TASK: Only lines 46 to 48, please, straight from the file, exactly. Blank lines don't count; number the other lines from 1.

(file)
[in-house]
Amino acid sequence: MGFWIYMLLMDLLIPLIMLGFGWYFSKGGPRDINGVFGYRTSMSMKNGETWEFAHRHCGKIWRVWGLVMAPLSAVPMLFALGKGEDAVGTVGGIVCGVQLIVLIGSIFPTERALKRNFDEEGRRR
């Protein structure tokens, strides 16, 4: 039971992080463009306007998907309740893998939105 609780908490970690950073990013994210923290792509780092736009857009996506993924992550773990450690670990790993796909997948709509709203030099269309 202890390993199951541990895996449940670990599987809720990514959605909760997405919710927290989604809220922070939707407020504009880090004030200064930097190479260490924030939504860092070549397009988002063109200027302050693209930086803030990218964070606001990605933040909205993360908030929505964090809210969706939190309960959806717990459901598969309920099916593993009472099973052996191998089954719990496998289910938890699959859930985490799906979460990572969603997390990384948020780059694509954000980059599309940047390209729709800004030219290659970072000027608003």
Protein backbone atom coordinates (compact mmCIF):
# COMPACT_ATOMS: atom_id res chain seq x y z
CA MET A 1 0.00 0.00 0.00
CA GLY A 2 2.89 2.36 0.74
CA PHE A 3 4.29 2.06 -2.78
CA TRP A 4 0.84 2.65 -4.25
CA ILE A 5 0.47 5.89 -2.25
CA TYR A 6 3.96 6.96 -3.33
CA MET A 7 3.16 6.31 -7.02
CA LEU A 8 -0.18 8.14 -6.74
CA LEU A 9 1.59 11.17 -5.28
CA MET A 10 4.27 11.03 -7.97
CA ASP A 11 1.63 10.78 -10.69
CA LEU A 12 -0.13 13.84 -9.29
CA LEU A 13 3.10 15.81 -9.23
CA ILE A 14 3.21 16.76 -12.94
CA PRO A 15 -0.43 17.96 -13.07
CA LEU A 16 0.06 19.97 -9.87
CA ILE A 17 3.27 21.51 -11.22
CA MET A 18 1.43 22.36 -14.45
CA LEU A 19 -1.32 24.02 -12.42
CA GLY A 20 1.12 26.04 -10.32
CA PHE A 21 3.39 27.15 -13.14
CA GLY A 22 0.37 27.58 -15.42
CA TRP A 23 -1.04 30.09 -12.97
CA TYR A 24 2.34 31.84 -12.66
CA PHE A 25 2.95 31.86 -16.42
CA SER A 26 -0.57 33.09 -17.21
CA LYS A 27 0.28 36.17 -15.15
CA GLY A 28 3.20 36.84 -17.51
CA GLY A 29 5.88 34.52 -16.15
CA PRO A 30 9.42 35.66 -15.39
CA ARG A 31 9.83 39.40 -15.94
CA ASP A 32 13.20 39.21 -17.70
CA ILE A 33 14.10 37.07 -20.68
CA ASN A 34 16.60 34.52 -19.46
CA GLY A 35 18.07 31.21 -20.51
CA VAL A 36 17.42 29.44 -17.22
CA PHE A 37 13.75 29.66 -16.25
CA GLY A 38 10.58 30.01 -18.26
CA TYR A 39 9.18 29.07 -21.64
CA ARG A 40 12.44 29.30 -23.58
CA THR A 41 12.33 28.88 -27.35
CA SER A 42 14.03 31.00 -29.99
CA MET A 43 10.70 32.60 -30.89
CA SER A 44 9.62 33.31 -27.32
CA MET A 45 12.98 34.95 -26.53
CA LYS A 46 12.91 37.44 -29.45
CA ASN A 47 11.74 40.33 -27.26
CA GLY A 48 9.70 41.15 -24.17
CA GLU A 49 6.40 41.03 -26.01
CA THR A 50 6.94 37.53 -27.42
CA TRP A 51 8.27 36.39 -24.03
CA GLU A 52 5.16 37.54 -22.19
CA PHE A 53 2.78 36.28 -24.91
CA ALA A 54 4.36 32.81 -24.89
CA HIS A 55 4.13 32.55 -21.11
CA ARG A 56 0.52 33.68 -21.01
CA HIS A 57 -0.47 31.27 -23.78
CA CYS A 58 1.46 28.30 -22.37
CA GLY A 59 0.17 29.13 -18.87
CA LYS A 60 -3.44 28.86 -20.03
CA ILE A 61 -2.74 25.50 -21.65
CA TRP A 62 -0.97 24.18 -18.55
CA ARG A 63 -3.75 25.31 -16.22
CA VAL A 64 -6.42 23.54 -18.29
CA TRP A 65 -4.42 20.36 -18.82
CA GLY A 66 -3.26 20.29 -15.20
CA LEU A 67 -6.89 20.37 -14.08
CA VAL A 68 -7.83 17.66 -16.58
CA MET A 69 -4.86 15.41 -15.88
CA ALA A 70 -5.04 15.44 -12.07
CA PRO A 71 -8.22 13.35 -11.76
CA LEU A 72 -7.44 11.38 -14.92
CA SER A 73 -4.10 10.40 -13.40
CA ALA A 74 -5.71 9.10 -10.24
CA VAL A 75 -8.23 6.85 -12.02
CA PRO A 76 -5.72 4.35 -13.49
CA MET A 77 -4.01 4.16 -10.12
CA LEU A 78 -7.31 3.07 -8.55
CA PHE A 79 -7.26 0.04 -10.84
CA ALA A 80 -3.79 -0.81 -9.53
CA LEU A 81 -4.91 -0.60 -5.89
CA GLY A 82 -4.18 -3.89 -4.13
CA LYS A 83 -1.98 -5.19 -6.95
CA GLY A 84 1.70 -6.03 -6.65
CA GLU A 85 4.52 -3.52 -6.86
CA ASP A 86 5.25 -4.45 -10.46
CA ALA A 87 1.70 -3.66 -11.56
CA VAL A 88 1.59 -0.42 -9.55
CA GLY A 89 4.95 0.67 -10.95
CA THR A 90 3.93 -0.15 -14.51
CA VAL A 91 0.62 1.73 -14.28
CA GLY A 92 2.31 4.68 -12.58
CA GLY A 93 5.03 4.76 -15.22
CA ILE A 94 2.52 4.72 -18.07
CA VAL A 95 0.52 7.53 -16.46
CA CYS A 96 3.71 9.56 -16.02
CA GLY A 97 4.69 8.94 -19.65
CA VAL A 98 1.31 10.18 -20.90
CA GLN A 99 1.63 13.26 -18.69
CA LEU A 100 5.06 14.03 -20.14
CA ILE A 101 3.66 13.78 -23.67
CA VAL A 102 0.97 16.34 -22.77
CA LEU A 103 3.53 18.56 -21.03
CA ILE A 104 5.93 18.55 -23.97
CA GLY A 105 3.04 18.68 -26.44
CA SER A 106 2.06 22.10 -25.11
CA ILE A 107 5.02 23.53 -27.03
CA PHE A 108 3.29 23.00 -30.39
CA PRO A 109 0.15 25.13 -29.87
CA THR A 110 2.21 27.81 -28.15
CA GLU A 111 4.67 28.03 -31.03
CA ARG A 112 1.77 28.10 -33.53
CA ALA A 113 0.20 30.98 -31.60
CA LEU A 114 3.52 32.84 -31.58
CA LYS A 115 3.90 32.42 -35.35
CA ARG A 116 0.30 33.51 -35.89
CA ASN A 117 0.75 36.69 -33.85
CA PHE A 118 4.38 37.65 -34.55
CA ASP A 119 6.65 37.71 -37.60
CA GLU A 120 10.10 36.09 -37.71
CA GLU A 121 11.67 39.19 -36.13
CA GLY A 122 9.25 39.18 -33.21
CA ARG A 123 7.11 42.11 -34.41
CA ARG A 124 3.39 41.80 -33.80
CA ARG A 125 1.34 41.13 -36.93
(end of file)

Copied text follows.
CA THR A 41 12.33 28.88 -27.35
CA SER A 42 14.03 31.00 -29.99
CA MET A 43 10.70 32.60 -30.89